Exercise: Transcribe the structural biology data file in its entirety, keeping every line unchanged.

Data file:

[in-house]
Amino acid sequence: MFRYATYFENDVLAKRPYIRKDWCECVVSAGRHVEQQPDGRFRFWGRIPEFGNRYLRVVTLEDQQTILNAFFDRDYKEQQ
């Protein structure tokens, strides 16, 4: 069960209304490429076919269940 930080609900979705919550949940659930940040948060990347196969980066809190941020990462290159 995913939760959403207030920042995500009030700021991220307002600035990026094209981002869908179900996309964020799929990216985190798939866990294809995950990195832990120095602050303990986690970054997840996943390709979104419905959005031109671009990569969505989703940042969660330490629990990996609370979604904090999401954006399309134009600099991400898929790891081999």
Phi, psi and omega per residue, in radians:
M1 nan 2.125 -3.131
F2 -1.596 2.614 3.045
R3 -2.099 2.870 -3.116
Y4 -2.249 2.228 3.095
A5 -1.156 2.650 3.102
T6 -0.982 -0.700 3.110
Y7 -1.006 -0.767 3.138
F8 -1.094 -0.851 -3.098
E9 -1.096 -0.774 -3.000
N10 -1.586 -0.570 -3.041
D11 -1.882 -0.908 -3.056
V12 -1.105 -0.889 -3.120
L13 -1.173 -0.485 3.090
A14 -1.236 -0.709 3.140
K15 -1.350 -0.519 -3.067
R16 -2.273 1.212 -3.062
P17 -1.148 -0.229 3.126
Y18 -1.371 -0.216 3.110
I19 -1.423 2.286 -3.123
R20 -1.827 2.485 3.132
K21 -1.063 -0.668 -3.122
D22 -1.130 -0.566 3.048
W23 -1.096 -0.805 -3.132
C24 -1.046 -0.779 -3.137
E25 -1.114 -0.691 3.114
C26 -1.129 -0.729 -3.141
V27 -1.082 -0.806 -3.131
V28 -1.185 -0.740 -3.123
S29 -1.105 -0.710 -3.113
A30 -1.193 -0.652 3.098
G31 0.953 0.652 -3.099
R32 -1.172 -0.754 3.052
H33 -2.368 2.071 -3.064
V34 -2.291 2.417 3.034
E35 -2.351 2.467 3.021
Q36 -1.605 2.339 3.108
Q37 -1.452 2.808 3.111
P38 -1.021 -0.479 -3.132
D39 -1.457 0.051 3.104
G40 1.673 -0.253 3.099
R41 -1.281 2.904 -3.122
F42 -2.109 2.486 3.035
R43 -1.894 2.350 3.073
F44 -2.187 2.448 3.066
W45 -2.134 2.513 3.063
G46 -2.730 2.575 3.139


[in-house]
Amino acid sequence: MFRYATYFENDVLAKRPYIRKDWCECVVSAGRHVEQQPDGRFRFWGRIPEFGNRYLRVVTLEDQQTILNAFFDRDYKEQQ
């Protein structure tokens, strides 16, 4: 069960209304490429076919269940 930080609900979705919550949940659930940040948060990347196969980066809190941020990462290159 995913939760959403207030920042995500009030700021991220307002600035990026094209981002869908179900996309964020799929990216985190798939866990294809995950990195832990120095602050303990986690970054997840996943390709979104419905959005031109671009990569969505989703940042969660330490629990990996609370979604904090999401954006399309134009600099991400898929790891081999």
Phi, psi and omega per residue, in radians:
M1 nan 2.125 -3.131
F2 -1.596 2.614 3.045
R3 -2.099 2.870 -3.116
Y4 -2.249 2.228 3.095
A5 -1.156 2.650 3.102
T6 -0.982 -0.700 3.110
Y7 -1.006 -0.767 3.138
F8 -1.094 -0.851 -3.098
E9 -1.096 -0.774 -3.000
N10 -1.586 -0.570 -3.041
D11 -1.882 -0.908 -3.056
V12 -1.105 -0.889 -3.120
L13 -1.173 -0.485 3.090
A14 -1.236 -0.709 3.140
K15 -1.350 -0.519 -3.067
R16 -2.273 1.212 -3.062
P17 -1.148 -0.229 3.126
Y18 -1.371 -0.216 3.110
I19 -1.423 2.286 -3.123
R20 -1.827 2.485 3.132
K21 -1.063 -0.668 -3.122
D22 -1.130 -0.566 3.048
W23 -1.096 -0.805 -3.132
C24 -1.046 -0.779 -3.137
E25 -1.114 -0.691 3.114
C26 -1.129 -0.729 -3.141
V27 -1.082 -0.806 -3.131
V28 -1.185 -0.740 -3.123
S29 -1.105 -0.710 -3.113
A30 -1.193 -0.652 3.098
G31 0.953 0.652 -3.099
R32 -1.172 -0.754 3.052
H33 -2.368 2.071 -3.064
V34 -2.291 2.417 3.034
E35 -2.351 2.467 3.021
Q36 -1.605 2.339 3.108
Q37 -1.452 2.808 3.111
P38 -1.021 -0.479 -3.132
D39 -1.457 0.051 3.104
G40 1.673 -0.253 3.099
R41 -1.281 2.904 -3.122
F42 -2.109 2.486 3.035
R43 -1.894 2.350 3.073
F44 -2.187 2.448 3.066
W45 -2.134 2.513 3.063
G46 -2.730 2.575 3.139